Edith Evelyn Franks nee West (1926 -2018) has passed away peacefully surrounded by the love of all her family.
At 92, she died of having lived a life long enough, although not long enough for the many people who loved her. Her three children, eight grandchildren and five great-grandchildren will miss her beyond description, as will many others.
Edie arrived in Byron Bay on a steamship during the great depression as a baby. Her family, like many others, were very poor, times were hard and family life even harder.
After a brief time in the flood prone end of Lismore, Edie’s family relocated to Brunswick Heads where she spent her early years living in hessian-sack housing behind the dunes. These were the happiest memories for her and the place where her deep love of nature began.
Eventually the family moved back to Lismore where she attended high school and stayed until joining the navy late in WWII. Following the war, Edie spent a few years travelling up the east coast to Cairns, partying and working as she went.
Always ahead of her time she then travelled to her mother’s birthplace of Denmark in the early ‘50s, an epic journey for the time, but one of many she would embark on in her long life.
She also lived in PNG for a few years in the 1950s, stories from those days were eye opening to say the least.
She married late, became mum to three beautiful children and raised her family in the suburbs of Brisbane, a place that stifled her spirit. Her marriage ended in the early ‘70s so Edie moved back to Byron where her mother still lived.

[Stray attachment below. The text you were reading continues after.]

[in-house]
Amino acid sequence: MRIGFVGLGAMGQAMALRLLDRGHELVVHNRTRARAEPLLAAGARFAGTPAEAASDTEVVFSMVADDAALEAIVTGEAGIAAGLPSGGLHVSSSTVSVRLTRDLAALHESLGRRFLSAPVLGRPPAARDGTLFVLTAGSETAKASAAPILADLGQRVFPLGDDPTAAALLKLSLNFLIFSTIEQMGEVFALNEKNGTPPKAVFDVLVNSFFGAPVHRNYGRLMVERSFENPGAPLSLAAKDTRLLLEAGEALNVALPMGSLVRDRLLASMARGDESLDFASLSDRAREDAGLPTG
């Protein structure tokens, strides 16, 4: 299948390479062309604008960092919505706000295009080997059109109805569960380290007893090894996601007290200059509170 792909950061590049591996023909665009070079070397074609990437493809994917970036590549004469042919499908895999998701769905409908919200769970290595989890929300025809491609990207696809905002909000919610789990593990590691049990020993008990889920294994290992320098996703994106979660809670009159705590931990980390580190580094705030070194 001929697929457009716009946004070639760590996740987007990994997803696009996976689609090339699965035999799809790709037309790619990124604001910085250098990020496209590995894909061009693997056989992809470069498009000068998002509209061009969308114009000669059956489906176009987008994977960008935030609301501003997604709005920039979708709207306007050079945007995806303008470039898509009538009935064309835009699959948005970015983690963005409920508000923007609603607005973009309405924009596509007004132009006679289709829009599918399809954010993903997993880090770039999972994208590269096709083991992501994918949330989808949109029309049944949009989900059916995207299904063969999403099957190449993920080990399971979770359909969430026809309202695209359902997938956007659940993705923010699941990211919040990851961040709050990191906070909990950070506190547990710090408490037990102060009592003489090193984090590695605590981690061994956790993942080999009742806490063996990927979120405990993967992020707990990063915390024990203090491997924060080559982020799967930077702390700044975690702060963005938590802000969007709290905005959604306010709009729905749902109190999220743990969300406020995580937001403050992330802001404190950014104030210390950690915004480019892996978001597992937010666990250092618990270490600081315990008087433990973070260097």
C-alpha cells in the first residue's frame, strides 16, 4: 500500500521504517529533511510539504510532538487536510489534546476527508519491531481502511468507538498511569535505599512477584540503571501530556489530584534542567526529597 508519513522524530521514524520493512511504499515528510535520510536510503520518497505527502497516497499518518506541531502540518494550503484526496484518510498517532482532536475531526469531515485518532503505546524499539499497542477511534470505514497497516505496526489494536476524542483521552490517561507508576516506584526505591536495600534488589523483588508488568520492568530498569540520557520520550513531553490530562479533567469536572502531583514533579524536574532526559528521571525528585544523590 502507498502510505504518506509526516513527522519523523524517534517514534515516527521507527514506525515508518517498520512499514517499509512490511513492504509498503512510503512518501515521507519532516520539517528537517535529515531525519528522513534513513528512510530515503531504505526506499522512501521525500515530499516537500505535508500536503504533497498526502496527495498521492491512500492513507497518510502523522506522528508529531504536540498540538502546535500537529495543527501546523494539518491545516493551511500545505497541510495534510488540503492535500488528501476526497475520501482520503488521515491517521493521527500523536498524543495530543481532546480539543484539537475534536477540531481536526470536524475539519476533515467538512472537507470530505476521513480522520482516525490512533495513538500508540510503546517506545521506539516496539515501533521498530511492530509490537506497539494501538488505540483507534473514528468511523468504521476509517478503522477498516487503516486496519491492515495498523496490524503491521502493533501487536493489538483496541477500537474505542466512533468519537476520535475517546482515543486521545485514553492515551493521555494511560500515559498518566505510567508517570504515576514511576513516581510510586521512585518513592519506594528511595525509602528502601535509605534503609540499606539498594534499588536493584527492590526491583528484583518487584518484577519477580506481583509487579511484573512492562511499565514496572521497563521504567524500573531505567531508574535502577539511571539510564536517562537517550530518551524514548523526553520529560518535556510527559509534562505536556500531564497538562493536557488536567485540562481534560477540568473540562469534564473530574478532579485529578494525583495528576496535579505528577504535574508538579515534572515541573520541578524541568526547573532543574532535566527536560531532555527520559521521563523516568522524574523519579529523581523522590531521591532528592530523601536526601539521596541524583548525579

She set up the first youth hostel, Edie’s Place, in her home on Burns Street in the late ’70s, a place where she befriended many travellers. This time opened doors to many more travels and adventures, all of which she embraced fully.
Edie spent the rest of her life fighting for the environment. A few of her big fights were helping to stop the Byron jet port and the Broken Head Academy. She then turned her sights on uranium mining and got herself to the Jabiluka blockade, getting arrested at 71 for protesting – she is still wanted in the NT!
There was never a protest she wasn’t at, a cause she didn’t write letters for or a petition she wouldn’t sign if it was to protect her beloved Byron and its natural state. She was an activist and fighter for the environment from long before it was a trend, washing out plastic bags to recycle since the ’60s.
She was an unassuming lady who you may have passed riding her bike around Byron, something she agreed to give up on her 90th birthday but sorely missed. Not many years ago you may have picked her up hitch hiking to Bangalow or Broken Head to work on one of her bush regeneration projects. You may have even met her at the Environment Centre where she volunteered for many years, or at the Byron Markets selling her No Uranium Mining t-shirts.
She was a legend and left a legacy hard to beat. Her open heart and love for all living things was infectious, her curiosity to learn was endless, her energy to get involved never ceased, still planting trees at 90, although she needed a chair.
A life so well lived it is impossible to condense. Edie was an inspiration to many not least we, her family, and was as beautiful in death as she was in life.
For those wishing to contribute to Edie’s legacy, we ask that you plant a native tree or donate to an environmental charity in her name. No cut flowers please, she never wanted to steal from the bees.